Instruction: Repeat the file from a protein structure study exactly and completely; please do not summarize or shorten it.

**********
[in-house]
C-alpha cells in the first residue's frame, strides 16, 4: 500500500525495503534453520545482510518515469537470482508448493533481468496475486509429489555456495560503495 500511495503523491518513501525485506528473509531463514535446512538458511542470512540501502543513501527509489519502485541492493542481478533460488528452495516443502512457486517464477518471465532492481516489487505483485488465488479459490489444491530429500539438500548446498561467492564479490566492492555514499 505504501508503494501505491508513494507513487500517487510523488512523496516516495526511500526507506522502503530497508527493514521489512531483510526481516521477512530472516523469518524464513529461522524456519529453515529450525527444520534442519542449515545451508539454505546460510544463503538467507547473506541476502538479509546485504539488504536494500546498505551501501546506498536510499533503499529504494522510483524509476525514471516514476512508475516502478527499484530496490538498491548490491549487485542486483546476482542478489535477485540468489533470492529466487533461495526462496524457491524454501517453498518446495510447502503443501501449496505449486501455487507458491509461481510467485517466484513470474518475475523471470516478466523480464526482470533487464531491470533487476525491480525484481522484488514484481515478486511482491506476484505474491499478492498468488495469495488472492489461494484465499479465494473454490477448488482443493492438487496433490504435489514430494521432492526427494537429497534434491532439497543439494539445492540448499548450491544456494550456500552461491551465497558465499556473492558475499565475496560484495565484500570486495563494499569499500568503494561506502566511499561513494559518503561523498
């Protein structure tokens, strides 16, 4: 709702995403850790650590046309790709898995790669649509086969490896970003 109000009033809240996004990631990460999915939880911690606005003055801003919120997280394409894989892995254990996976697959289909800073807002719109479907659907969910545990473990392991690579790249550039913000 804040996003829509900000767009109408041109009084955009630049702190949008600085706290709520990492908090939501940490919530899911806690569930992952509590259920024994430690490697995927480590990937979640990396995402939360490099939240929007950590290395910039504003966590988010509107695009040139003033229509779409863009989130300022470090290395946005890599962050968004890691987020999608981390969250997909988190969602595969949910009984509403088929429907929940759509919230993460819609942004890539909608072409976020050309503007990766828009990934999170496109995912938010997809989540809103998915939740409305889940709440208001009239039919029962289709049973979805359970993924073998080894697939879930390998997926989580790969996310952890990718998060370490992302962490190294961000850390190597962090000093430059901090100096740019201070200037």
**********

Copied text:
[in-house]
C-alpha cells in the first residue's frame, strides 16, 4: 500500500525495503534453520545482510518515469537470482508448493533481468496475486509429489555456495560503495 500511495503523491518513501525485506528473509531463514535446512538458511542470512540501502543513501527509489519502485541492493542481478533460488528452495516443502512457486517464477518471465532492481516489487505483485488465488479459490489444491530429500539438500548446498561467492564479490566492492555514499 505504501508503494501505491508513494507513487500517487510523488512523496516516495526511500526507506522502503530497508527493514521489512531483510526481516521477512530472516523469518524464513529461522524456519529453515529450525527444520534442519542449515545451508539454505546460510544463503538467507547473506541476502538479509546485504539488504536494500546498505551501501546506498536510499533503499529504494522510483524509476525514471516514476512508475516502478527499484530496490538498491548490491549487485542486483546476482542478489535477485540468489533470492529466487533461495526462496524457491524454501517453498518446495510447502503443501501449496505449486501455487507458491509461481510467485517466484513470474518475475523471470516478466523480464526482470533487464531491470533487476525491480525484481522484488514484481515478486511482491506476484505474491499478492498468488495469495488472492489461494484465499479465494473454490477448488482443493492438487496433490504435489514430494521432492526427494537429497534434491532439497543439494539445492540448499548450491544456494550456500552461491551465497558465499556473492558475499565475496560484495565484500570486495563494499569499500568503494561506502566511499561513494559518503561523498
């Protein structure tokens, strides 16, 4: 709702995403850790650590046309790709898995790669649509086969490896970003 109000009033809240996004990631990460999915939880911690606005003055801003919120997280394409894989892995254990996976697959289909800073807002719109479907659907969910545990473990392991690579790249550039913000 804040996003829509900000767009109408041109009084955009630049702190949008600085706290709520990492908090939501940490919530899911806690569930992952509590259920024994430690490697995927480590990937979640990396995402939360490099939240929007950590290395910039504003966590988010509107695009040139003033229509779409863009989130300022470090290395946005890599962050968004890691987020999608981390969250997909988190969602595969949910009984509403088929429907929940759509919230993460819609942004890539909608072409976020050309503007990766828009990934999170496109995912938010997809989540809103998915939740409305889940709440208001009239039919029962289709049973979805359970993924073998080894697939879930390998997926989580790969996310952890990718998060370490992302962490190294961000850390190597962090000093430059901090100096740019201070200037």